Sections of 24 blocks outlined in the Turkish Government Gazette on May 30 stemming from the contentious maritime borders agreement signed last November between Turkey and the Tripoli-based government in Libya come within or beyond 6 nautical miles of the coasts of eastern Crete, Kasos, Karpathos and Rhodes, and overlap the Greek continental shelf. While Ankara has not designated a block off the island of Kastellorizo, it is clear from the way the blocks are designed that Ankara plans to challenge Greece’s sovereignty in the area by reiterating its position that the Greek islands cannot claim a continental shelf but just 6 nautical miles of territorial waters.
The outline of the 24 blocks was published in the Gazette preparatory to the consignment of those blocks to the Turkish Petroleum Corporation (TPAO). The publication also included requests by TPAO to conduct hydrocarbon exploration at all the western-most lots shown in the outline, in the vicinity of the Greek islands.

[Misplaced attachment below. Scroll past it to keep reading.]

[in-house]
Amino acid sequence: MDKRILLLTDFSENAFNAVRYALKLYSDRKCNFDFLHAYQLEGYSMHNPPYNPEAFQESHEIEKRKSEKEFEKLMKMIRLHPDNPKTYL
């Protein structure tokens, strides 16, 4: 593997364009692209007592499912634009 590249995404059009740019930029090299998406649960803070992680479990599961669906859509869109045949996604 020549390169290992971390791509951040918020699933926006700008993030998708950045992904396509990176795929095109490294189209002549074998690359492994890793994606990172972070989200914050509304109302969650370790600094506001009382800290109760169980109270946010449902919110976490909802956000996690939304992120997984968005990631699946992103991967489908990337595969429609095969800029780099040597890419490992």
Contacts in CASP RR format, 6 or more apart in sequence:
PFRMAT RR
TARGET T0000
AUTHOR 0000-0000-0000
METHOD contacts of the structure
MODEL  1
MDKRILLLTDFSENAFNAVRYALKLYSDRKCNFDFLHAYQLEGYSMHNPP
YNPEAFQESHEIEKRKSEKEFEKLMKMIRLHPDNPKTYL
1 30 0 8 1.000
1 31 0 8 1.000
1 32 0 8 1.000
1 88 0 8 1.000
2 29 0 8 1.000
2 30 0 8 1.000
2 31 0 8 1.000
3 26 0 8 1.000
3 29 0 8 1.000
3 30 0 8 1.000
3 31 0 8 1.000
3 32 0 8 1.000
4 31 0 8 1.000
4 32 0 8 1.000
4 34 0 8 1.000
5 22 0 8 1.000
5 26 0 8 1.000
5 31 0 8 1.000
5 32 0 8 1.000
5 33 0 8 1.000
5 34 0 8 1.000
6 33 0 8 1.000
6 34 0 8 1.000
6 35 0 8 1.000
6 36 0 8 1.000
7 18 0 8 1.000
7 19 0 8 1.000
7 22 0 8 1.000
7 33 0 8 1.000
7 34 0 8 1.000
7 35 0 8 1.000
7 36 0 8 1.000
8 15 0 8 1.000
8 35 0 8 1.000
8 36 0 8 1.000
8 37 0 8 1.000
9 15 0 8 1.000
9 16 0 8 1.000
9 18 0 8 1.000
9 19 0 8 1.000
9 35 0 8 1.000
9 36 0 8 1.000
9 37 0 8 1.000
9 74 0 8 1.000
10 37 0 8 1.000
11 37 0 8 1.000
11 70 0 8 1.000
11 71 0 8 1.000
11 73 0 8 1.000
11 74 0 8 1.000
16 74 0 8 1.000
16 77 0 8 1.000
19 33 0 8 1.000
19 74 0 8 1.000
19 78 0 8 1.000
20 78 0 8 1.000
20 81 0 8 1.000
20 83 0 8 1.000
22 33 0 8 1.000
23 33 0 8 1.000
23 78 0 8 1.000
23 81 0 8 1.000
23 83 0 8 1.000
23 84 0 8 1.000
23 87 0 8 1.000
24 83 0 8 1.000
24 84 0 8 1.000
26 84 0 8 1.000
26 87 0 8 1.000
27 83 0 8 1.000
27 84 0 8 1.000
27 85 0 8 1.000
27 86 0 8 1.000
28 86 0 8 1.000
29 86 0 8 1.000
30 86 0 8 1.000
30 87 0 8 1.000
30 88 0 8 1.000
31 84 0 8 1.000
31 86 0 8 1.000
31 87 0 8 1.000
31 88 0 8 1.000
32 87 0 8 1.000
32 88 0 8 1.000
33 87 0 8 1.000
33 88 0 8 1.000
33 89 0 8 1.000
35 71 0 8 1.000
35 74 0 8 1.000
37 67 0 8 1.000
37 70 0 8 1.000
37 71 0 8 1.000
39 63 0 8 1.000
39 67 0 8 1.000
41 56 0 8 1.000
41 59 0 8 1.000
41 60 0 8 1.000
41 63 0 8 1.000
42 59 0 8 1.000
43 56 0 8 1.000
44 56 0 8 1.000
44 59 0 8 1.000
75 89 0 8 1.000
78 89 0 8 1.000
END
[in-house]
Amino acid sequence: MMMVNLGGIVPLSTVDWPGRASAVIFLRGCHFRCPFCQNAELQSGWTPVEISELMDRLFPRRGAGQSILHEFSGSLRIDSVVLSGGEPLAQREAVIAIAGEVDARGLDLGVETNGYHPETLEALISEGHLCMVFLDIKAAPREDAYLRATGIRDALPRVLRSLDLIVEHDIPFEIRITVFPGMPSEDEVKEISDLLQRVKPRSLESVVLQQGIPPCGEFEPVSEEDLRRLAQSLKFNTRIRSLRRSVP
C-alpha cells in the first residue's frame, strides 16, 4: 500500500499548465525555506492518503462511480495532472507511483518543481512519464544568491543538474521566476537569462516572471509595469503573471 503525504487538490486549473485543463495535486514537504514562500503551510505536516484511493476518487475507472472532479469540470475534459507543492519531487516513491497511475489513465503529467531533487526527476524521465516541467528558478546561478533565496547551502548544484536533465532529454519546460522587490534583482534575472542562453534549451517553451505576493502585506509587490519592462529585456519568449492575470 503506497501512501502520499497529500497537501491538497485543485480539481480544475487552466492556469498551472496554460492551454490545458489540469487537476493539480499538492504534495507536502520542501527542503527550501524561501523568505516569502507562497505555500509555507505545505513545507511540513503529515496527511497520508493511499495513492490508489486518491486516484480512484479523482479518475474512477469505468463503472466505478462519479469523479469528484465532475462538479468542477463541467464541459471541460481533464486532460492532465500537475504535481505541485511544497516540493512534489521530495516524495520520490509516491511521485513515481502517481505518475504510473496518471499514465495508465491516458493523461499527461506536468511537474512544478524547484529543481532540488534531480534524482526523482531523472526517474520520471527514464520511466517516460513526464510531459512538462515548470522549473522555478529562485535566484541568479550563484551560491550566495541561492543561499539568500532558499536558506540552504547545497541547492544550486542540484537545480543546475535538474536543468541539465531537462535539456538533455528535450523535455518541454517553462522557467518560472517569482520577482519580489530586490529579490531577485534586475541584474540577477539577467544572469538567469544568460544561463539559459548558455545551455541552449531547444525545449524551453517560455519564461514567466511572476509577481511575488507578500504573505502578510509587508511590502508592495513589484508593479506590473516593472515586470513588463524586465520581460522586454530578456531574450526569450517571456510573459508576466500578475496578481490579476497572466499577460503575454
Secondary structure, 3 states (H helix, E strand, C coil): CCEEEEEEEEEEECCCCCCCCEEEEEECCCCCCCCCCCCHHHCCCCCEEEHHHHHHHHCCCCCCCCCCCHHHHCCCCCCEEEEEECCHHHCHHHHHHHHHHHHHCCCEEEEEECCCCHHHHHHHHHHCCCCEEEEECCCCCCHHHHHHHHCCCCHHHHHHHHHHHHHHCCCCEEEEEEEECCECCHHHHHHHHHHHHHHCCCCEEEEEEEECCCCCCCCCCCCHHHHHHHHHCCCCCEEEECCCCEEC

According to sources with knowledge of the issue, the move to publish the outline in the Government Gazette demonstrates Turkey’s determination to proceed with the implementation of the borders deal with Libya, even though the map of the coordinates it submitted to the United Nations’ Division for Ocean Affairs and the Law of the Sea, even though the map has not been posted by the UN.
Ankara’s next step will be to issue navigational telexes reserving the areas where it plans to conduct hydrocarbon exploration, with the ultimate goal of drilling for natural gas and oil.
Athens has not been taken by surprise by Ankara’s moves, though the speed at which they appear to be proceeding is giving cause for concern, according to diplomatic sources, which attribute Turkey’s apparent confidence to recent developments in Libya, where the internationally recognized Government of National Accord has been strengthening its hold on Tripoli against an offensive by the rival rebel commander Khalifa Haftar.
Turkey’s recent activities outline the worst-case scenario from a Greek perspective as Athens has been working on the possibility of Turkey launching seismic research in the area south of Crete that falls within Libyan jurisdiction under the November agreement. However, the outlining of exploration blocks west of the 28th meridian points to Ankara’s intention to proceed rapidly with research near the Greek islands, without waiting for the UN to complete its technical deliberations.